Annotated Game #12 from the 1998 New York Open

annotations by NM Steve Mayer

GM Smirin, Ilya  (2590) - GM Georgiev, Kiril  (2675)  [B92]

1998 New York Open (Round 6)    19.03.1998

The electricty of round five carries over to round six, as more ‘smash mouth’ fighting chess is seen from the grandmasters. There’s no longer any ‘need’ to hunt out the ‘highest’ quality games; just start at board one and work your way down. This round, Smirin goes ‘all out’ against Kiril Georgiev. The game doesn’t ‘quite’ reach the epic grandeur of Shabalov-Smirin from earlier in the tournament, but it’s refreshing to see a ‘multi-faceted’ player such as Smirin in action.

1. e4 c5 2. Nf3 d6 3. d4 cxd4 4. Nxd4 Nf6 5. Nc3 a6 6. Be2 g6

Of course...but I explained all of this when I annotated David-Georgiev from round two.

7. g4 h6 8. h4 e5 9. Nb3 Be6

‘Play Najdorf, think Dragon, think Najdorf.’ Georgiev is coming up with some ideas in the Sicilian that anyone who’s at all interested in ‘creative chess’ should note.

10. f4 exf4 11. Nd4

This is the point of 10. f4. The ‘automatic recapture’ at f4 would leave Black with fine play on the dark squares.


11_1.jpg (31279 bytes)

Wow! Georgiev ‘sacrifices’ the bishop pair and the light squares in return for development, intensification of his own dark square play and an alteration in the central pawn structure.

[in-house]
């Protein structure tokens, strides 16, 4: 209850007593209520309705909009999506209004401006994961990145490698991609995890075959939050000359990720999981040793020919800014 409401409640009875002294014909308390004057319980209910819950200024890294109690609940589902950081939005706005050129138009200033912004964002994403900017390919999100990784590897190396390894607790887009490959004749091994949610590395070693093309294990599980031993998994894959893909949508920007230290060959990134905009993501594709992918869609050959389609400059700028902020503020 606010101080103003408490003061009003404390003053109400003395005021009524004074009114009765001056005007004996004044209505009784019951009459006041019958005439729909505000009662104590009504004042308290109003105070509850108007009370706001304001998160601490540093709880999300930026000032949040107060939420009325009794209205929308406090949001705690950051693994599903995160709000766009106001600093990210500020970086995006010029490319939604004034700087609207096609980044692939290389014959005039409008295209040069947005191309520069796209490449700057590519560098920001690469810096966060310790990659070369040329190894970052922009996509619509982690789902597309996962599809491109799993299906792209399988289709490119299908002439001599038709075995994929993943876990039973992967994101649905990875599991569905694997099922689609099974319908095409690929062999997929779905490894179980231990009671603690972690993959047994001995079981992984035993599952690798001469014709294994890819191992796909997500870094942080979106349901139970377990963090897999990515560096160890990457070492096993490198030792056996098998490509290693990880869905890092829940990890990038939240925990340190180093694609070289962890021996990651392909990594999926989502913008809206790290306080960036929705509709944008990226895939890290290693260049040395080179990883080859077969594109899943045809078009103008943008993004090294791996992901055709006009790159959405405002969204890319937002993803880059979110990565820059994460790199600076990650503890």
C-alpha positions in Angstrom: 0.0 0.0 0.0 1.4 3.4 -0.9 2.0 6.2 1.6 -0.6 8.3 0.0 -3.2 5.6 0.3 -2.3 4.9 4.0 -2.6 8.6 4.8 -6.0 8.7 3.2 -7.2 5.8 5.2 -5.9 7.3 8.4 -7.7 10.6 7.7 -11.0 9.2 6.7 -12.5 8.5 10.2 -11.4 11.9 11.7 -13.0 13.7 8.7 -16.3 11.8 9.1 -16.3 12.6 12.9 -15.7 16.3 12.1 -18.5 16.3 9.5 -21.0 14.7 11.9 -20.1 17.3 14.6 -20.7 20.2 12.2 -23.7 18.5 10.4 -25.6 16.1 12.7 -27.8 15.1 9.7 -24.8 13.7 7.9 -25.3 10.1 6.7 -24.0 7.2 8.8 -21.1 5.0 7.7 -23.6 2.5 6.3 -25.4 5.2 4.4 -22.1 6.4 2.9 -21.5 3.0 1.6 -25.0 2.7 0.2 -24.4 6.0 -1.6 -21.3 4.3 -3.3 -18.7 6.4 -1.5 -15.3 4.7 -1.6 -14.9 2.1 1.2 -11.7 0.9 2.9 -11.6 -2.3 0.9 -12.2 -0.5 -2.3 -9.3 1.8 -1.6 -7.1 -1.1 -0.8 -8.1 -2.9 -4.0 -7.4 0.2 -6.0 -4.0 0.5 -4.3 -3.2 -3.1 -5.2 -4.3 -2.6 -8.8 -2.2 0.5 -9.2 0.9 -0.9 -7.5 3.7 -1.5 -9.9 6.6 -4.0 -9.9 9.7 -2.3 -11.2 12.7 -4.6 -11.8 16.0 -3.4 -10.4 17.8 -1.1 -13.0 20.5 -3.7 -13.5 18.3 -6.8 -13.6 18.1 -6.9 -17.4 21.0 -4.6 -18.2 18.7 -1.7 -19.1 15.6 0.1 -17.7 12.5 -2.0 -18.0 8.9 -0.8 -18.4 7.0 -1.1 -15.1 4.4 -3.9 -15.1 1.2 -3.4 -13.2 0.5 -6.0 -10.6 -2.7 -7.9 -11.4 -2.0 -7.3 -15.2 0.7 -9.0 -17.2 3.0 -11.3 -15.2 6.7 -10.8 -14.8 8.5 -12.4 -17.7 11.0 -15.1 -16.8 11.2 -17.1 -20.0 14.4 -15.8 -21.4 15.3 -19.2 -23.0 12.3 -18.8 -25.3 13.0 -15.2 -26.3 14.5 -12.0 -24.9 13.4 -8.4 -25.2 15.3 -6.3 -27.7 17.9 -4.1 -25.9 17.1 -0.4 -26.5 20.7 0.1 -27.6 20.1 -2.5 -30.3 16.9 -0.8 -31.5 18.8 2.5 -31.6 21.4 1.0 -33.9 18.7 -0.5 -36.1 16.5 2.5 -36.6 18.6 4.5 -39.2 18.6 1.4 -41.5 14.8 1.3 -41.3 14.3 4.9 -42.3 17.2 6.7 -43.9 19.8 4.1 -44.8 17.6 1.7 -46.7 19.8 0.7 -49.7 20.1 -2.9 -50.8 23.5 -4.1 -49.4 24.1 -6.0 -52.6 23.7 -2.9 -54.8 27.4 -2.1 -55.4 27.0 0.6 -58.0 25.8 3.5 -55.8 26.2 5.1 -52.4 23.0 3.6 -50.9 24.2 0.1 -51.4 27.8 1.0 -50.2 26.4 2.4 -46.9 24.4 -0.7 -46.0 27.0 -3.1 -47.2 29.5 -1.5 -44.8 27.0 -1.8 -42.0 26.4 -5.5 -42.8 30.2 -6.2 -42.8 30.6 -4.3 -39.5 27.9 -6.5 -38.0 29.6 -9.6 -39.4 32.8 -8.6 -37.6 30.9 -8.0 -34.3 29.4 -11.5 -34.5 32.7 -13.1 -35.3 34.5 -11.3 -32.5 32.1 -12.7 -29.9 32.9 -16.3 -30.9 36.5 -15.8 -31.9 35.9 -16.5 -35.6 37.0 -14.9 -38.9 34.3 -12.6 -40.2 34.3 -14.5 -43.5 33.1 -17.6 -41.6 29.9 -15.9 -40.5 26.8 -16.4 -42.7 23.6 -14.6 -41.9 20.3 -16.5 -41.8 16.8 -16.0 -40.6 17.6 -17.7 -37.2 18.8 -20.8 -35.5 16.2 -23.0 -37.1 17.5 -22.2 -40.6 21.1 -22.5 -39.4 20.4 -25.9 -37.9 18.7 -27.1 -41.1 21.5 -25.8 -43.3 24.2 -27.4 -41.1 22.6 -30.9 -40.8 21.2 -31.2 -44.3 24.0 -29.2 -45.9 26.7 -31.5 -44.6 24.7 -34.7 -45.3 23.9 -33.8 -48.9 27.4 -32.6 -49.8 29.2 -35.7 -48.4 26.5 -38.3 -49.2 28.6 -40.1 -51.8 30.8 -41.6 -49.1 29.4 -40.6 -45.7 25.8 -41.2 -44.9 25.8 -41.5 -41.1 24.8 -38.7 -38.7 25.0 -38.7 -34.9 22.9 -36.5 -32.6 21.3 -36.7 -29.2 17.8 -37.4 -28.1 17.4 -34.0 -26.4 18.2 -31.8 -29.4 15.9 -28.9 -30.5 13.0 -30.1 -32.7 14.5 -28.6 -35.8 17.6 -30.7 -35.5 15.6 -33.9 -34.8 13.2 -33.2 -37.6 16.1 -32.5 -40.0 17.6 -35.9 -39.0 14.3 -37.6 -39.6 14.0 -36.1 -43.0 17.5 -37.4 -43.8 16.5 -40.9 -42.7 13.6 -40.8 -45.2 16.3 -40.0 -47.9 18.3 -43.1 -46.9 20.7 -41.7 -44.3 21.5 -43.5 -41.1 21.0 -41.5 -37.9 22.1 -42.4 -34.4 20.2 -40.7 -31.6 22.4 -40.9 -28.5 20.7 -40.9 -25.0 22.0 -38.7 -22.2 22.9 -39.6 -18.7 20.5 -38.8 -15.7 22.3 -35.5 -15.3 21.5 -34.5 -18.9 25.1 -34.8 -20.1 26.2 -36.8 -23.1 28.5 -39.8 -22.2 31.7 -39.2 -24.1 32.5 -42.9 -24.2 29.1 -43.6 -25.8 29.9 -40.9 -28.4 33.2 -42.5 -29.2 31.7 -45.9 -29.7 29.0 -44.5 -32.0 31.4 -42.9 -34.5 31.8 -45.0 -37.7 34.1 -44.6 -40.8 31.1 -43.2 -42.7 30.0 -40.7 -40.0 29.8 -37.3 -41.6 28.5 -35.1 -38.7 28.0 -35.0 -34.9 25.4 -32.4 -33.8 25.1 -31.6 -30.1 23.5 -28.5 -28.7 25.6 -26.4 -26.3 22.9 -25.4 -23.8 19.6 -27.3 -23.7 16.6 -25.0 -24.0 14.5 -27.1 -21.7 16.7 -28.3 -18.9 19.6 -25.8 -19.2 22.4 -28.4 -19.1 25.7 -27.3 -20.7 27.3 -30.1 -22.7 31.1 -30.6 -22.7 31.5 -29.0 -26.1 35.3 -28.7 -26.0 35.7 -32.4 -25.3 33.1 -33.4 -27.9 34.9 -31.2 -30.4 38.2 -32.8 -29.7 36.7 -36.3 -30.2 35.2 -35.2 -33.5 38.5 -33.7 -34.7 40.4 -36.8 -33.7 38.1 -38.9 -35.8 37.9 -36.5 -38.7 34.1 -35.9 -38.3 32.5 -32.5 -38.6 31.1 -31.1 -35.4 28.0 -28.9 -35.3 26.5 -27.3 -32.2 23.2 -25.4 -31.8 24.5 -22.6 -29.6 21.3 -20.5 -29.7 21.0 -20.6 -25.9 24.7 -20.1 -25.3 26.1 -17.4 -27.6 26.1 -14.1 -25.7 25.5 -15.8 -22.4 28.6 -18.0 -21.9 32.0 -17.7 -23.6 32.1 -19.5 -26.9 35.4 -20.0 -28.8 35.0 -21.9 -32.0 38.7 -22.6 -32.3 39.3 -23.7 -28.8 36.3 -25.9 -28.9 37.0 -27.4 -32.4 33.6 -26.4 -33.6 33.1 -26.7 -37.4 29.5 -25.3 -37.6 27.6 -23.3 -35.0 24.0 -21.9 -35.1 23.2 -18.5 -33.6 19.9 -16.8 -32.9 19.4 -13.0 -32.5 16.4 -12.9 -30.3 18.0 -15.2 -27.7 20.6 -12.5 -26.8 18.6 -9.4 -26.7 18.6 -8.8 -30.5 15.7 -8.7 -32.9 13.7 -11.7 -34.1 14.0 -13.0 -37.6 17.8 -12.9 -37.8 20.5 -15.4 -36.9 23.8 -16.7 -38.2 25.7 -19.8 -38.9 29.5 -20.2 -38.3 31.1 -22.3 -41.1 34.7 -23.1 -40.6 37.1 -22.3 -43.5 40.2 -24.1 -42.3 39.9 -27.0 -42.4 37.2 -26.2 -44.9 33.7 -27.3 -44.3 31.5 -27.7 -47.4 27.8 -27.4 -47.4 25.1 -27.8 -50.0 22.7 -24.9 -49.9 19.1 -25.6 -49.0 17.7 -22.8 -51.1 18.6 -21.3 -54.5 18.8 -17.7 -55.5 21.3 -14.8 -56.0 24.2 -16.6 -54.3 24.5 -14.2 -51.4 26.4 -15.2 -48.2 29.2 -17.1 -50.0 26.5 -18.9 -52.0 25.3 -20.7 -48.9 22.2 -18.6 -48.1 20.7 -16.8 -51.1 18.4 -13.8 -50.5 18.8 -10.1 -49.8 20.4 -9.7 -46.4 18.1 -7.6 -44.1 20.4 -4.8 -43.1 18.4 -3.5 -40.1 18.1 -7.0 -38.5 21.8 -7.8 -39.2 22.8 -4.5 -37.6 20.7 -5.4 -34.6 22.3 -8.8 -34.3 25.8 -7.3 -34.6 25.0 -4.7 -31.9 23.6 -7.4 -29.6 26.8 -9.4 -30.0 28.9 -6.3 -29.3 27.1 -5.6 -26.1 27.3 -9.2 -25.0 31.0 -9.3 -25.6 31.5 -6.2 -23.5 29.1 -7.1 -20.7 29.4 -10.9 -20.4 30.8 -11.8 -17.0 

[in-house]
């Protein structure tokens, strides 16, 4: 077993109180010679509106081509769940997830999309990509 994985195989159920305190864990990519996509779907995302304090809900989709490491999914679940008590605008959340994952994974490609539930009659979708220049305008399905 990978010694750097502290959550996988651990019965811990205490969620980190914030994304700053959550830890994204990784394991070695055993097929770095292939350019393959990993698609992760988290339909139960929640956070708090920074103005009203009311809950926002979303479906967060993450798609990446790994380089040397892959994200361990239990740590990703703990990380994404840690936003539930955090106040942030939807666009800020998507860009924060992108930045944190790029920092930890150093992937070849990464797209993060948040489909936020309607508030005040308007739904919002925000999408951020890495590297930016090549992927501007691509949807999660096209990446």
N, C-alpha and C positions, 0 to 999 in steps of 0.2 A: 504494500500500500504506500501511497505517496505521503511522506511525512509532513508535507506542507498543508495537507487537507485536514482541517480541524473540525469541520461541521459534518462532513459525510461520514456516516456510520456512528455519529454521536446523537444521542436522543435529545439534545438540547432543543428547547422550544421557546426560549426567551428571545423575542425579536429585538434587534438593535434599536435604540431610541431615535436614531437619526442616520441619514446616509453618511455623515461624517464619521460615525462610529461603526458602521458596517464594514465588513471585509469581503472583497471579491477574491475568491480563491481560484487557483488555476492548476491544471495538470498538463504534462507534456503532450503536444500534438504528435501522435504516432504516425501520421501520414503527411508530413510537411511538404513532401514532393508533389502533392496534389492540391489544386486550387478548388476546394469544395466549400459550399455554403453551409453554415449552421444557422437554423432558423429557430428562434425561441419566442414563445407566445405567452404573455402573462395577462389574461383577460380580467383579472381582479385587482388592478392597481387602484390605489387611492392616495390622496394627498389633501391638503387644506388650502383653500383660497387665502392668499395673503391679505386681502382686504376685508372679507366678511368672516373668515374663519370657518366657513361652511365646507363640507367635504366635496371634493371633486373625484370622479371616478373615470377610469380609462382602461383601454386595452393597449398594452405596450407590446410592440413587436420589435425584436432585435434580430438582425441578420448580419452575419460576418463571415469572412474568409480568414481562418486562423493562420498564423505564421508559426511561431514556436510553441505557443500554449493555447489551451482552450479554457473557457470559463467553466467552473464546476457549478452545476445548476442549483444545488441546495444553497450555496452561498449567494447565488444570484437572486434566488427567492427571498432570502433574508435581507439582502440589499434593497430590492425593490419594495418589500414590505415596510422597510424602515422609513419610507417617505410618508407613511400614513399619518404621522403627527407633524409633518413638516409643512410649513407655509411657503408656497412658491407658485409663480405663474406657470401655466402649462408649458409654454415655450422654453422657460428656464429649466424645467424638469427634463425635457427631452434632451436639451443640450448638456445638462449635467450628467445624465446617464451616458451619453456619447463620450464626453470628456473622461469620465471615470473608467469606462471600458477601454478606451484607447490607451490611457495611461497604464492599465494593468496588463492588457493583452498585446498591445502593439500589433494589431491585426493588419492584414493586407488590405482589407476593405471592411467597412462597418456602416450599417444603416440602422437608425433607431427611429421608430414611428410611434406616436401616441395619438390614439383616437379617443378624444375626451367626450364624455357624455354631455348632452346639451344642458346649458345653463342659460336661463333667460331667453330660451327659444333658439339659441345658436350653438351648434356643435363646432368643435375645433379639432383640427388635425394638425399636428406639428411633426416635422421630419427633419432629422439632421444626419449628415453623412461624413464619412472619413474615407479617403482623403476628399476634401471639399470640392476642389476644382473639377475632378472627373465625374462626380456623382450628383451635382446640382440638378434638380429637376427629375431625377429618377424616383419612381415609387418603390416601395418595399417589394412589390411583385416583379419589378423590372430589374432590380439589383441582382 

12. Nxe6

12 Nxe6 fxe6 is an ‘alternative’ but refer back to David-Georgiev for some additional insight into how Georgiev evaluates ‘such positions.’

12...fxe6 13. Bc4

‘No points for other moves.’

13...e5 14. Nd5

Which color complex is more important? Whose king is in more danger? Why ask me these questions?

14...Nxd5 15. Qxd5 Nc6 16. Qf7+ Kd8

Black’s king finds a home on the dark squares. Note the route it uses to get to safety.

17. c3 Be7 18. Qxg6 Kc7 19. Kf1

Pretend that rather than playing through this game with (admittedly light) annotations that instead you have just walked into the tournament hall and ambled up to the ‘game in progress." Would you have any idea what’s going on and who’s better?

It’s clear that White’s position is a mess and that even a player as imaginative as Smirin won’t be able to ‘keep afloat’ this sinking ship much longer.

19....Raf8 20. b4 Kb8

11_2.jpg (29991 bytes)

The game is practically over. Did you notice that the Black king used the dark squares to ‘make his escape?’ Pat yourself on the back if you did!

21. Qe6 d5

Crunch! Georgiev blows open the game on his undeveloped opponent. Of course, Smirin won’t just ‘drop his queen,’ but it wouldn’t do him much good roaming around on the h5-e8 diagonal, so he crosses his fingers, adjusts his game face and hopes for the best.

22. Bb3 dxe4 23. a4 e3 24. b5 axb5 25. axb5 Qxb5+ 26. Bc4 Rf6 0-1

What a terrific game! Georgiev is ‘going all out’ and has been all tournament. This must have been a disappointing game for Smirin, who’s a professional chess teacher at an American university, but I hope he didn’t ‘lose any sleep’ over his part in such an entertaining and instructive game.